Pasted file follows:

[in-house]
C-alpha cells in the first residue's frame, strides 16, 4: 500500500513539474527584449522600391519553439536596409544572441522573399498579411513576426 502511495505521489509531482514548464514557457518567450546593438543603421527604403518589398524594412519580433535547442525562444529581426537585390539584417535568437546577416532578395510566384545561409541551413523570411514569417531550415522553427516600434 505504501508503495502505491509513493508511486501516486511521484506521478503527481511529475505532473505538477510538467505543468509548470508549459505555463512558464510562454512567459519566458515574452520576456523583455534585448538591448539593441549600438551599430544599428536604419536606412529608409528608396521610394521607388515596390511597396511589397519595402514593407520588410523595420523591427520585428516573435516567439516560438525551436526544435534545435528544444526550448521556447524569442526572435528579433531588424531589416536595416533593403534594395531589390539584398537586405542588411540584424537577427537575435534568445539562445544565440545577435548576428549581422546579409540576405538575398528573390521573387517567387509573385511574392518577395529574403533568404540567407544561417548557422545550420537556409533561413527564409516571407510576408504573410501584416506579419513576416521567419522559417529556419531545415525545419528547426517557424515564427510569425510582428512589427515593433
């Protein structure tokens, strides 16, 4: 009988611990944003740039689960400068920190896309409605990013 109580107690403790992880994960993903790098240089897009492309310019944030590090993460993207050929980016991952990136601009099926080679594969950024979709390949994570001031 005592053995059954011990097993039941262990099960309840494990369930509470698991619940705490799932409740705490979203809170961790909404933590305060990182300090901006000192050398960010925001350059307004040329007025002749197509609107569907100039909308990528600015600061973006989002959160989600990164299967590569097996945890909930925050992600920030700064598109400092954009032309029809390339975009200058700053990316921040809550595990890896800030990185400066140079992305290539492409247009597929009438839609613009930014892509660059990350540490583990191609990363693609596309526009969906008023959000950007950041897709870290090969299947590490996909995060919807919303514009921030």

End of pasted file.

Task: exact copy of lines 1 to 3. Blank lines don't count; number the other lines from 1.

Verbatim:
[in-house]
C-alpha cells in the first residue's frame, strides 16, 4: 500500500513539474527584449522600391519553439536596409544572441522573399498579411513576426 502511495505521489509531482514548464514557457518567450546593438543603421527604403518589398524594412519580433535547442525562444529581426537585390539584417535568437546577416532578395510566384545561409541551413523570411514569417531550415522553427516600434 505504501508503495502505491509513493508511486501516486511521484506521478503527481511529475505532473505538477510538467505543468509548470508549459505555463512558464510562454512567459519566458515574452520576456523583455534585448538591448539593441549600438551599430544599428536604419536606412529608409528608396521610394521607388515596390511597396511589397519595402514593407520588410523595420523591427520585428516573435516567439516560438525551436526544435534545435528544444526550448521556447524569442526572435528579433531588424531589416536595416533593403534594395531589390539584398537586405542588411540584424537577427537575435534568445539562445544565440545577435548576428549581422546579409540576405538575398528573390521573387517567387509573385511574392518577395529574403533568404540567407544561417548557422545550420537556409533561413527564409516571407510576408504573410501584416506579419513576416521567419522559417529556419531545415525545419528547426517557424515564427510569425510582428512589427515593433
């Protein structure tokens, strides 16, 4: 009988611990944003740039689960400068920190896309409605990013 109580107690403790992880994960993903790098240089897009492309310019944030590090993460993207050929980016991952990136601009099926080679594969950024979709390949994570001031 005592053995059954011990097993039941262990099960309840494990369930509470698991619940705490799932409740705490979203809170961790909404933590305060990182300090901006000192050398960010925001350059307004040329007025002749197509609107569907100039909308990528600015600061973006989002959160989600990164299967590569097996945890909930925050992600920030700064598109400092954009032309029809390339975009200058700053990316921040809550595990890896800030990185400066140079992305290539492409247009597929009438839609613009930014892509660059990350540490583990191609990363693609596309526009969906008023959000950007950041897709870290090969299947590490996909995060919807919303514009921030």